Caterers have found temperature control to be favourable method for restricting the growth of bacteria because it has been said that any method of preservation involving heat in order to demolish microorganisms can be assumed the majority of enzymes would be destroyed. Meats, fish and vegetables were all once living, because meats and fish are killed before they are eaten or distributed they become inclined to deteriate and spoil by microorganisms such as saprophytic. As with humans food has danger zones, and within these zones pathogens grow rapidly and are accompanied with the formation of toxins.

The food danger zone is between the temperatures of 10oC to 60oC. When foods reach these temperatures caterers insure food is moved promptly to prevent food born illnesses. Between 71oC and 100oC cooking temperatures destroys most bacteria. At other temperatures pathogens are still able to survive. Given that temperature is one factor affecting the growth spurt of pathogens they should be moved out of the danger zones quickly, caterers used temperature probes to monitor temperature of foods.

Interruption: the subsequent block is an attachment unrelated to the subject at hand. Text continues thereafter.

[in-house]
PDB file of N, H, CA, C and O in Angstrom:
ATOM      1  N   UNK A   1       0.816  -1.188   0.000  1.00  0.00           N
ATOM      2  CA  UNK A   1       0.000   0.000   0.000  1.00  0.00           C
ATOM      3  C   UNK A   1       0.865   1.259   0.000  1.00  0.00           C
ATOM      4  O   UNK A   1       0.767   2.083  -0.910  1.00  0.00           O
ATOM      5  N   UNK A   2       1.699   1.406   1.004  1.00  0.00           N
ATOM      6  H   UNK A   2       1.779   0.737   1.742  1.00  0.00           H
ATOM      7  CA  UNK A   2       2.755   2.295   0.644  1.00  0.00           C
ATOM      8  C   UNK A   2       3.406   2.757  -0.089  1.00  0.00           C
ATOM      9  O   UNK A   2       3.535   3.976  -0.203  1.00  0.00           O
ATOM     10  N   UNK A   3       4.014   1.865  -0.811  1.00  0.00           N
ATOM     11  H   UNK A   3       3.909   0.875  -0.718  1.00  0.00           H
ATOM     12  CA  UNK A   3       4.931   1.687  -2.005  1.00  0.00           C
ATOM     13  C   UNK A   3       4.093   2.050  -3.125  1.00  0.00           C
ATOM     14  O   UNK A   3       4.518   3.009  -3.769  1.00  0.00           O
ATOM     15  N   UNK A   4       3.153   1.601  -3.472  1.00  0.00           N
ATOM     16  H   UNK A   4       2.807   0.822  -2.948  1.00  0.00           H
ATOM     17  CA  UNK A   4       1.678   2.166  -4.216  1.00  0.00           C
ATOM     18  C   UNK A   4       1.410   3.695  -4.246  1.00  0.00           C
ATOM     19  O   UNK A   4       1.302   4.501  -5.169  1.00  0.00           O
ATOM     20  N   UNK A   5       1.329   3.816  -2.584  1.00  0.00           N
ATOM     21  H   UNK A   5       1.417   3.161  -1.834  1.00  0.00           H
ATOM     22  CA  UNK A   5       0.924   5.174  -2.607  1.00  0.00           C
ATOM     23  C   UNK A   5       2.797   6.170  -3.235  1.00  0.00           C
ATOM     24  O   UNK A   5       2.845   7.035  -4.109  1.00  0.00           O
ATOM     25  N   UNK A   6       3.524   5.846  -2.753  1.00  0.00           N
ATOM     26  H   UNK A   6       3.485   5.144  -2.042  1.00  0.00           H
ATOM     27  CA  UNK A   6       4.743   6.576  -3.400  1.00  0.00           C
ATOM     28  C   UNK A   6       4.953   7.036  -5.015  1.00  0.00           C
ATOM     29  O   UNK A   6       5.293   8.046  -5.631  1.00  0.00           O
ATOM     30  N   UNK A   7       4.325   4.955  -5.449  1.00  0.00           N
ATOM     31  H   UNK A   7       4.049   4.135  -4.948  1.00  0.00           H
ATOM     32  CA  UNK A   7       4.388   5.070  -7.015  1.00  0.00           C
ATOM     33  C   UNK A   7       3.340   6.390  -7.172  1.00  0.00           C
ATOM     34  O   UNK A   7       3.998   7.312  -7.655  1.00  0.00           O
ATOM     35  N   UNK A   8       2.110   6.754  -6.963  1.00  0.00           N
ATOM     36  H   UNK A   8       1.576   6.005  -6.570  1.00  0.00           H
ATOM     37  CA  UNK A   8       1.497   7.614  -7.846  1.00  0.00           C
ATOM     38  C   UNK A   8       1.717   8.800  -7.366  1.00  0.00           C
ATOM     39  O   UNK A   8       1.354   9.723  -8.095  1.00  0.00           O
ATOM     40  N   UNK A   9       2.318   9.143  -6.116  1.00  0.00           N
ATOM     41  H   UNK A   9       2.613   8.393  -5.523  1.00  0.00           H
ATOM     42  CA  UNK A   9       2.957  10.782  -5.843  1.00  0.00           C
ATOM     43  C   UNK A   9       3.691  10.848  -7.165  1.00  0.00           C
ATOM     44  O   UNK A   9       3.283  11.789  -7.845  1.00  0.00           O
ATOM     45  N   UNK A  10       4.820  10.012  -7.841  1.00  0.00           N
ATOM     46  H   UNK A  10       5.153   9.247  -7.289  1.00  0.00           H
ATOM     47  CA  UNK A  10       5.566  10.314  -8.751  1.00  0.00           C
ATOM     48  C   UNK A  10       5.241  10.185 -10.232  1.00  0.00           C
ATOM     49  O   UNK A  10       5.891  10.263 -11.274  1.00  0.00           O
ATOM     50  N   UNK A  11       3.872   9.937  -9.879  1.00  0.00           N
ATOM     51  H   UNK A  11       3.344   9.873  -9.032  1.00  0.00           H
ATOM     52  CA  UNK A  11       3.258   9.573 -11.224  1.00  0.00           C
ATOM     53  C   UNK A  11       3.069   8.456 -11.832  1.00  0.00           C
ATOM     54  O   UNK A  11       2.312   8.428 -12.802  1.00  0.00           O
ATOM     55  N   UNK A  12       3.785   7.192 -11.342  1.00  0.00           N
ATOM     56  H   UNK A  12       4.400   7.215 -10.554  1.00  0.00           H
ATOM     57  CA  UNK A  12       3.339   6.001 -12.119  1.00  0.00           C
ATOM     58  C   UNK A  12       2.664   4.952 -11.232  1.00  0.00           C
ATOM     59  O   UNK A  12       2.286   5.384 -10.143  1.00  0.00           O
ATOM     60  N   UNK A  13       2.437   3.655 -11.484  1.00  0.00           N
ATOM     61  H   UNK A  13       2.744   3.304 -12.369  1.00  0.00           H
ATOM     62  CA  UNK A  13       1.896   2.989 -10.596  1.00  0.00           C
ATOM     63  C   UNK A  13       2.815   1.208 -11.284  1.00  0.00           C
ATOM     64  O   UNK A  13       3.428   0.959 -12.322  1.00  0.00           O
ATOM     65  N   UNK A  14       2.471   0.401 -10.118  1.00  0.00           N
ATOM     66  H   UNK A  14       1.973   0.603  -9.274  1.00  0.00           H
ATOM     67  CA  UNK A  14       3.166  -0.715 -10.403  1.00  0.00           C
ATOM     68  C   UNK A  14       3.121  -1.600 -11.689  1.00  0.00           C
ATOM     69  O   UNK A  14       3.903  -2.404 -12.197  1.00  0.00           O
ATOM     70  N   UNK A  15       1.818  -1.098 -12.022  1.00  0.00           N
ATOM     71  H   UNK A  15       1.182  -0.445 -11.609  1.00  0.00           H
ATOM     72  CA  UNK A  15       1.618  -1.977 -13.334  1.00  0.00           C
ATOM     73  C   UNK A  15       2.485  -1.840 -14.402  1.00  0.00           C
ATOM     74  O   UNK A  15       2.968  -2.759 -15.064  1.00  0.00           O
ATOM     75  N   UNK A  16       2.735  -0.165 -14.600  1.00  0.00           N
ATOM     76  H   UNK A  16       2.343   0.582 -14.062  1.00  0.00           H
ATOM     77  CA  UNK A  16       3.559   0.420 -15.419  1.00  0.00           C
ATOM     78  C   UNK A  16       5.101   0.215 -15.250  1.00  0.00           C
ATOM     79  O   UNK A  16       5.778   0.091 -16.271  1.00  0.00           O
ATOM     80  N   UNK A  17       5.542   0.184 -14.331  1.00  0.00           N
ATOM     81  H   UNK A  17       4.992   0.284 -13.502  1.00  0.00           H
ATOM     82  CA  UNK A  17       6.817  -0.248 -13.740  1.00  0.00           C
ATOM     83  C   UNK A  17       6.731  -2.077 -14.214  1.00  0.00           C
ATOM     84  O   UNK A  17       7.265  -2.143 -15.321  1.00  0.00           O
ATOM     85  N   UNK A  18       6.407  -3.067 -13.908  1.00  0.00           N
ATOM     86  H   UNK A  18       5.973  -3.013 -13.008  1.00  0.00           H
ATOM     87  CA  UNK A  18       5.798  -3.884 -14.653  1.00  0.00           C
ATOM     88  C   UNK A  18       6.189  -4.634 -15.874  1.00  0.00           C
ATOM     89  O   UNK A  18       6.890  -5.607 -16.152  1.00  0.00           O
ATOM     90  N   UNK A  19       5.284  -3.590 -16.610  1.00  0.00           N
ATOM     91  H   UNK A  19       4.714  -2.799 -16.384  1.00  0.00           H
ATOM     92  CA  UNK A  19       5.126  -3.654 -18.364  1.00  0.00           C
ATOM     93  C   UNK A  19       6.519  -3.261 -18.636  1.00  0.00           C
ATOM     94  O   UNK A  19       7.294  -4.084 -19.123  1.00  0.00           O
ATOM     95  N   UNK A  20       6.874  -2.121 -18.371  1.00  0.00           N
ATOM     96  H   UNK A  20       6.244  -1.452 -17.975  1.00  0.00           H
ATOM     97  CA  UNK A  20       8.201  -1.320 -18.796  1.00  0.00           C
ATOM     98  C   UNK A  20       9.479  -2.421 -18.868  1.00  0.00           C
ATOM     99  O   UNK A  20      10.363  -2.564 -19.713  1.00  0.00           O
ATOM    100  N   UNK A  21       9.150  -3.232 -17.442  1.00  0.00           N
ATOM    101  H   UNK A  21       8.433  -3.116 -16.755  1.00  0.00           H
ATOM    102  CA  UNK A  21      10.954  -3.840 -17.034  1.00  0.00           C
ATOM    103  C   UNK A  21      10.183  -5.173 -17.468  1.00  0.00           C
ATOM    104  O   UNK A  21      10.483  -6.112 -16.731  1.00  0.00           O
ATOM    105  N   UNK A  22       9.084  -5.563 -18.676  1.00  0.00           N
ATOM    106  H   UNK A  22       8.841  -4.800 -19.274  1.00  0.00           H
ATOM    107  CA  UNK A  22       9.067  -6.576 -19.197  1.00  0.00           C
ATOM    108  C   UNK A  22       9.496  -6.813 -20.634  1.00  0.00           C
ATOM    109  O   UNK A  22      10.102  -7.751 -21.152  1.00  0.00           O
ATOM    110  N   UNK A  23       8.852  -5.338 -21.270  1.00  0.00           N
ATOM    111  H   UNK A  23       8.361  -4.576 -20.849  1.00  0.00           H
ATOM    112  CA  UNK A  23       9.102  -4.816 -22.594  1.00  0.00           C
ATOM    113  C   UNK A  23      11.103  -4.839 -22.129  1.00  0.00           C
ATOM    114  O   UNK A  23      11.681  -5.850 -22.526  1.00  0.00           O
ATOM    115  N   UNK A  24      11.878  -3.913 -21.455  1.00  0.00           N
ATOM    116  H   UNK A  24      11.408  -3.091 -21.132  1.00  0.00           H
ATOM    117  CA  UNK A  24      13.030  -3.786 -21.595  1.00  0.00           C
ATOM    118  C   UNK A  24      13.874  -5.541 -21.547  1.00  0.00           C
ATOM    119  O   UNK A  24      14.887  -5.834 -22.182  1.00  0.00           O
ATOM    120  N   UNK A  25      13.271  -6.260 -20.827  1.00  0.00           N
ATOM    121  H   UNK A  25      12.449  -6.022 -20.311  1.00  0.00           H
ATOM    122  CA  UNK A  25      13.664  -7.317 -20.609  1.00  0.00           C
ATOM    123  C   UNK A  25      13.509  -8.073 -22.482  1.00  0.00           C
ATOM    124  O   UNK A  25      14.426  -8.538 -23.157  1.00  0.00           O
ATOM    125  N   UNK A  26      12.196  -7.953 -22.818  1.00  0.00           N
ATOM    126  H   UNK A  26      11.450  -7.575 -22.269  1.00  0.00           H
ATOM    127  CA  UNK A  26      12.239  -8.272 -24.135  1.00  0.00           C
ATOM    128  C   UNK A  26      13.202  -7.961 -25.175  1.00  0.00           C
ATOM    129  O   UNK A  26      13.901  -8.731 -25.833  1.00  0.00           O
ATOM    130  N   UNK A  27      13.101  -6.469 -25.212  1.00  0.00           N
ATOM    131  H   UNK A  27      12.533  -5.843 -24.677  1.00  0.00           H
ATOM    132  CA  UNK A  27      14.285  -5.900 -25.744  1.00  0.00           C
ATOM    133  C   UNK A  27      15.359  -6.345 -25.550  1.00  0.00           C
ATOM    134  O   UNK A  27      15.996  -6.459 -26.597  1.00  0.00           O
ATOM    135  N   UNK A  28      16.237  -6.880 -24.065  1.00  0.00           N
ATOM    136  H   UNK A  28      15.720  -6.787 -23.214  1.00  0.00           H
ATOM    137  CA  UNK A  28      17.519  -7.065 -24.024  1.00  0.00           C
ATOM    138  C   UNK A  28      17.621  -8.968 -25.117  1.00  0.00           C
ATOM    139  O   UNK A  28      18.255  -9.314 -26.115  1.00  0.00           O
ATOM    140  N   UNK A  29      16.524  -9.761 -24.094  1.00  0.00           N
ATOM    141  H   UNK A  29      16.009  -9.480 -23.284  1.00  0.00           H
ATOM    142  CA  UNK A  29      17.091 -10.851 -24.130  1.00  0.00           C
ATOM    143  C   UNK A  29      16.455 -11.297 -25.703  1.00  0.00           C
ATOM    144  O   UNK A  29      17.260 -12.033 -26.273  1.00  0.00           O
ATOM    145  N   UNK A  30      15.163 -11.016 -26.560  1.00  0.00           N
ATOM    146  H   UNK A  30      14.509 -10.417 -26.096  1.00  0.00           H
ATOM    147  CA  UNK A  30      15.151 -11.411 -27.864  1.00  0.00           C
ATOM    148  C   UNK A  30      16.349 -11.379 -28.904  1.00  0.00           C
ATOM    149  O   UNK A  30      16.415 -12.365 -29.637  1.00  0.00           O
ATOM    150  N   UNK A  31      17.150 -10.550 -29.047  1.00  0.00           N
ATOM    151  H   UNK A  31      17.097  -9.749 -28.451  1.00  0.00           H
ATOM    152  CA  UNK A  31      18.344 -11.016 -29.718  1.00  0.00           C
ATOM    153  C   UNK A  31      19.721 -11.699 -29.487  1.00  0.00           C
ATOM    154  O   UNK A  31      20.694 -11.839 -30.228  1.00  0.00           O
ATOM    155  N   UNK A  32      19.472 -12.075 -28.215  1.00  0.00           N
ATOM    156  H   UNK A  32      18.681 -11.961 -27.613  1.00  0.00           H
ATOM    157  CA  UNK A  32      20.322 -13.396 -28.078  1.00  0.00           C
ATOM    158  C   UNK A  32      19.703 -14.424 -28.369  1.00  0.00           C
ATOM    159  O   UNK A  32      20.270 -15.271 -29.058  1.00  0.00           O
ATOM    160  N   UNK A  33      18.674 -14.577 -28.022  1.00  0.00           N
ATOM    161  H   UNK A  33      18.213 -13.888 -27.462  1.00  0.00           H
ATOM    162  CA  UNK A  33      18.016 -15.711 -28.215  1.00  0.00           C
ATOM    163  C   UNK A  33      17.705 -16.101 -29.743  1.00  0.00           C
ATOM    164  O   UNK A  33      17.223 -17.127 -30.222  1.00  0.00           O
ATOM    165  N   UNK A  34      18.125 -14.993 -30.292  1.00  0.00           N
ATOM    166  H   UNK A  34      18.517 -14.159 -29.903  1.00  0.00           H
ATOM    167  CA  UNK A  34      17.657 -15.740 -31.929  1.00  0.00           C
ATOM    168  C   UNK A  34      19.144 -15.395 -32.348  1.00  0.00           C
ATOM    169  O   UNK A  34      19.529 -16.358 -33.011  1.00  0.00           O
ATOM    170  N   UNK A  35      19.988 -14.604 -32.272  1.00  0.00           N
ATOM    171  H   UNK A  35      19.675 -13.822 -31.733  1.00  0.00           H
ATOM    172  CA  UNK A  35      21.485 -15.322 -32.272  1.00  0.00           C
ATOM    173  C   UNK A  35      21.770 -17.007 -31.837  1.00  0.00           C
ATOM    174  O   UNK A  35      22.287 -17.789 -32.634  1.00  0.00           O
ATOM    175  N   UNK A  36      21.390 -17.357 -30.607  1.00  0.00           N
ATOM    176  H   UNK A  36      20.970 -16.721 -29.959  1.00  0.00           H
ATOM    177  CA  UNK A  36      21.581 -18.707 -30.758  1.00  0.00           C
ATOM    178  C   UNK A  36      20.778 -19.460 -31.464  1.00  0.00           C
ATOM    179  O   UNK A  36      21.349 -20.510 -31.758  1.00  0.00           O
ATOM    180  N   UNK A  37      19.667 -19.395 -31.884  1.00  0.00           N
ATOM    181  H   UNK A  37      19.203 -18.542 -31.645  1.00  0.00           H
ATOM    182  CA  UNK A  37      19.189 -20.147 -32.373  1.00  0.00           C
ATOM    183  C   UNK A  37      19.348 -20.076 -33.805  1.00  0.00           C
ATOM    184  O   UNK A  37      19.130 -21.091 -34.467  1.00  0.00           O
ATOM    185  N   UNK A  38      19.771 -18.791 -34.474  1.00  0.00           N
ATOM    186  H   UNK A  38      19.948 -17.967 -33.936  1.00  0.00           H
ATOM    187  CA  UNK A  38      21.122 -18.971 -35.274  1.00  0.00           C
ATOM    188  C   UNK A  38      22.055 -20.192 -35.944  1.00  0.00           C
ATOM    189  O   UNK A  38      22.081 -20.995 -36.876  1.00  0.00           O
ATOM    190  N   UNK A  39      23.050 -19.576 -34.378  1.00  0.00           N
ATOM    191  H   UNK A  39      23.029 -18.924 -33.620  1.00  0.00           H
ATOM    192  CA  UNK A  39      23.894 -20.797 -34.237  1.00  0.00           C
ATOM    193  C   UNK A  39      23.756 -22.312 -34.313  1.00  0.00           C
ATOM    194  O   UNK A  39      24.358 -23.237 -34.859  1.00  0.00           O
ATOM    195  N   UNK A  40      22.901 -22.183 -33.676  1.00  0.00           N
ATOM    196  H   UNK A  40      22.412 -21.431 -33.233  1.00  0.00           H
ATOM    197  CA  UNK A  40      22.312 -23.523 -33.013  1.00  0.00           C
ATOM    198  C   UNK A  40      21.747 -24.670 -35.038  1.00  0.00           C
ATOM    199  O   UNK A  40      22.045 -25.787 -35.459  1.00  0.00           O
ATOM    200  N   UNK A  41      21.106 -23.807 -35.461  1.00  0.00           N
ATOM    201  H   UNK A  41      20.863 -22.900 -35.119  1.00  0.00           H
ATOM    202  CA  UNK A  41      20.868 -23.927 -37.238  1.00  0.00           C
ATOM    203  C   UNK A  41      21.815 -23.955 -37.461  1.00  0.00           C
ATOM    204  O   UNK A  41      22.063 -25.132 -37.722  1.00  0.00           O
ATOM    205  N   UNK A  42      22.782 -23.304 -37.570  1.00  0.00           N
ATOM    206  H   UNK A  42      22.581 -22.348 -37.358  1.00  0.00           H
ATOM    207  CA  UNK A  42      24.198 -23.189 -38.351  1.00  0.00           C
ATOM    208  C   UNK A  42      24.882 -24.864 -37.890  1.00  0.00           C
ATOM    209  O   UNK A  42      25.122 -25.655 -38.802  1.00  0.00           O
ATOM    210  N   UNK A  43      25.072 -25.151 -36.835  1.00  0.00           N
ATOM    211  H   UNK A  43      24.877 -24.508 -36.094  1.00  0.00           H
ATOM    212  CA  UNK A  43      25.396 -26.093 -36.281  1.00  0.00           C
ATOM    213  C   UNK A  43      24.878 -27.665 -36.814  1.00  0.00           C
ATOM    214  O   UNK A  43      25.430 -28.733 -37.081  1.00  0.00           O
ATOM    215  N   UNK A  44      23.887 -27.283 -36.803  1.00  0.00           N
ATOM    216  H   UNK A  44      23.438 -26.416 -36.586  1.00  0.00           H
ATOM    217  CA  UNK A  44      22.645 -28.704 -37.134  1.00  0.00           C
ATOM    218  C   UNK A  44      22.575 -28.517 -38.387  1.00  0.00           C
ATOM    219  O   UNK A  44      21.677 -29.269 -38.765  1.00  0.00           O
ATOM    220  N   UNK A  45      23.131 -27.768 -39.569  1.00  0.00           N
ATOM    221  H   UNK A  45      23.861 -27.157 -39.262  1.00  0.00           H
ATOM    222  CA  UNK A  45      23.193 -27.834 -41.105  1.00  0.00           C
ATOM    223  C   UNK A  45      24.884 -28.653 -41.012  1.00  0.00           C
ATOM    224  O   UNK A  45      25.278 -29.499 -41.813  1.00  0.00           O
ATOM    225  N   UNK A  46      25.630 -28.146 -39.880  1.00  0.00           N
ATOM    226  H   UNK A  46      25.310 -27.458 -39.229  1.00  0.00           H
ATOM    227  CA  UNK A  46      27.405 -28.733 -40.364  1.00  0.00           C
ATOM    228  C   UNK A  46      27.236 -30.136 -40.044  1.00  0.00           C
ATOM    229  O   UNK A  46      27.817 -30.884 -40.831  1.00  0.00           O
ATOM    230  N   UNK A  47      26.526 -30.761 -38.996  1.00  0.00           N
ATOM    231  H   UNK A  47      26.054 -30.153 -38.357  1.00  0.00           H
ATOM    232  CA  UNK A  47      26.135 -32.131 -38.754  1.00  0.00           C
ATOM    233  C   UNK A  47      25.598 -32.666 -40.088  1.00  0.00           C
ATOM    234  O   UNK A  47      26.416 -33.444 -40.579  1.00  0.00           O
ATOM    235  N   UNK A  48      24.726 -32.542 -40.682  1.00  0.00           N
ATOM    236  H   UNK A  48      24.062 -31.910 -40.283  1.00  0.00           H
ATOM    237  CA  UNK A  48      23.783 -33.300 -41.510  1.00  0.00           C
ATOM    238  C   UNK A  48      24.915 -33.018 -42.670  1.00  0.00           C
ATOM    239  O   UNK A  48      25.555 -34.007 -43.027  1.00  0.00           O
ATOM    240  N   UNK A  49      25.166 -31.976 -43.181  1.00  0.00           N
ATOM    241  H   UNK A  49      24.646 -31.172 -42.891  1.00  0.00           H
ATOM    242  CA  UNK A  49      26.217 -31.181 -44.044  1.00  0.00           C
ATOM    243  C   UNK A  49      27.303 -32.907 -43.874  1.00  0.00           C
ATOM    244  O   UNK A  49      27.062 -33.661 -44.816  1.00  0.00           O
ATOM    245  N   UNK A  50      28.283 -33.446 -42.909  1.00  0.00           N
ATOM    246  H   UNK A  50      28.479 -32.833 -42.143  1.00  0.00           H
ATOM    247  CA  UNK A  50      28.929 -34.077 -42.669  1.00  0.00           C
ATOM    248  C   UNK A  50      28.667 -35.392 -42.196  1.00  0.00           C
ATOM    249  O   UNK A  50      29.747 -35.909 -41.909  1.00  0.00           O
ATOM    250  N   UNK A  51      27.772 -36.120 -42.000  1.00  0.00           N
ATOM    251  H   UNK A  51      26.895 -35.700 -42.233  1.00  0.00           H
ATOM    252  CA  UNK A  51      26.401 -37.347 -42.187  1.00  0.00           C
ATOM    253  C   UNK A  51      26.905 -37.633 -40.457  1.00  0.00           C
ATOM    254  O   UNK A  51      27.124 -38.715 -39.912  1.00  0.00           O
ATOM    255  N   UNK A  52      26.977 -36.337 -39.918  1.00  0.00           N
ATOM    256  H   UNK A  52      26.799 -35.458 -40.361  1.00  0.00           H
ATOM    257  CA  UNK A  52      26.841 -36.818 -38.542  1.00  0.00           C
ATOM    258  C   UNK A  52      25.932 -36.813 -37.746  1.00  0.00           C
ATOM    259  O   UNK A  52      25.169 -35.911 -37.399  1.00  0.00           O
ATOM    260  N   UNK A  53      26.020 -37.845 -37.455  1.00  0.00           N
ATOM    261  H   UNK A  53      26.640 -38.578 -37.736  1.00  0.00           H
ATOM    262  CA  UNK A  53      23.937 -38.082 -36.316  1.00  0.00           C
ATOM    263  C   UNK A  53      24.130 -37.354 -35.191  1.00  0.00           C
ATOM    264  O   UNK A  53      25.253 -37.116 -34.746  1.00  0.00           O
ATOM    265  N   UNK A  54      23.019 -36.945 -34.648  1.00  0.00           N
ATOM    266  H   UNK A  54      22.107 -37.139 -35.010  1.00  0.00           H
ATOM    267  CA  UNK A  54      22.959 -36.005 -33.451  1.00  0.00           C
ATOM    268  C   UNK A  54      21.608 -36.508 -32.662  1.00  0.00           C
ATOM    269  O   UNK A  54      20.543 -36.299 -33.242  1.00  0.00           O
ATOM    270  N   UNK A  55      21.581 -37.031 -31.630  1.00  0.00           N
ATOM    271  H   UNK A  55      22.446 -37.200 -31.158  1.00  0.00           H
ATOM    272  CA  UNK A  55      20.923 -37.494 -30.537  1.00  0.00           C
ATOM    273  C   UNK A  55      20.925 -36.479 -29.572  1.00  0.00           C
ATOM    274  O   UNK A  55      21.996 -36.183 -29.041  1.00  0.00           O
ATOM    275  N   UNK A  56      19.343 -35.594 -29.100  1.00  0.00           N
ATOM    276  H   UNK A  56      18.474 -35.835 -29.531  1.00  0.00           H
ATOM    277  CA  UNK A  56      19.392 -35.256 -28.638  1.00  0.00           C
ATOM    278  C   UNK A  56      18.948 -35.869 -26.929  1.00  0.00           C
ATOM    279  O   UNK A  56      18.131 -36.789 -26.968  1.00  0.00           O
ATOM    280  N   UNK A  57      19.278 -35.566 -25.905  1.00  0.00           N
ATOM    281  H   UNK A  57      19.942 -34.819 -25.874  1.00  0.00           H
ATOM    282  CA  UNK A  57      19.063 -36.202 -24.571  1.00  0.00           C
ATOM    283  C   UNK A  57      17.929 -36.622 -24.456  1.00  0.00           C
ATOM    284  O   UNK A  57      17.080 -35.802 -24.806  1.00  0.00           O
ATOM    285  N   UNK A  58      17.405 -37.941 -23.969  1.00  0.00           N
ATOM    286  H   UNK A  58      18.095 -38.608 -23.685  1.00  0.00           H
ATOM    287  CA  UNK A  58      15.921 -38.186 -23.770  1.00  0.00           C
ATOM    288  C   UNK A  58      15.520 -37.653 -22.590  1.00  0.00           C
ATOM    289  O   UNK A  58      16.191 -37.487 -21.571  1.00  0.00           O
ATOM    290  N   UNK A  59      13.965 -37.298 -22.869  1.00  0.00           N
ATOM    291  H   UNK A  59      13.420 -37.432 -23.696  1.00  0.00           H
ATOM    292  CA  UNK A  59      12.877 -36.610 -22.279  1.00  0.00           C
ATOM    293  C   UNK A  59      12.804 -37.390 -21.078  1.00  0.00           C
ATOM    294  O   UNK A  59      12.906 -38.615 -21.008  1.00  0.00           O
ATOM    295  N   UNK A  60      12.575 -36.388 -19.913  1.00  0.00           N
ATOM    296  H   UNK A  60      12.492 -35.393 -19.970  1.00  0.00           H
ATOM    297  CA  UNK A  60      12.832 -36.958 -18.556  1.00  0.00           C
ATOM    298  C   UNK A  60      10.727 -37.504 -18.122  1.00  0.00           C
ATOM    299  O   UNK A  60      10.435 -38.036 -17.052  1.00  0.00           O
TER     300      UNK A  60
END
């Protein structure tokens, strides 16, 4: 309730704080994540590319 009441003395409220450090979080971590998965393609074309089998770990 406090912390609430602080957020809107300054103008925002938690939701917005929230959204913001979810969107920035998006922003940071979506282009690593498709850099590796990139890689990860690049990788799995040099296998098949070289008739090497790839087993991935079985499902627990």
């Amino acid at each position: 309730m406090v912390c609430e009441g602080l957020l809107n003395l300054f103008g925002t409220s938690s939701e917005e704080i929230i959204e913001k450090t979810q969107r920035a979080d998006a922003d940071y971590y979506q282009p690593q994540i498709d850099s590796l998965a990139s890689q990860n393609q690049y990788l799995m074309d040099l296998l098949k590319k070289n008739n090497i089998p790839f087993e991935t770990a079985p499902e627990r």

In commercial places law states that hot food must be 64oC or hotter and cold food 0oC or cooler. If hot food were stored any lower it would support the growth of pathogens, which would be a risk to health. However limited times inside the danger zone is legally recognised because of transportation. Caterers insure the integrity of foods by using temperature control methods such as freezing, blanching and refrigeration. Freezing causes very few changes in the quality of food assuming its carried out correctly.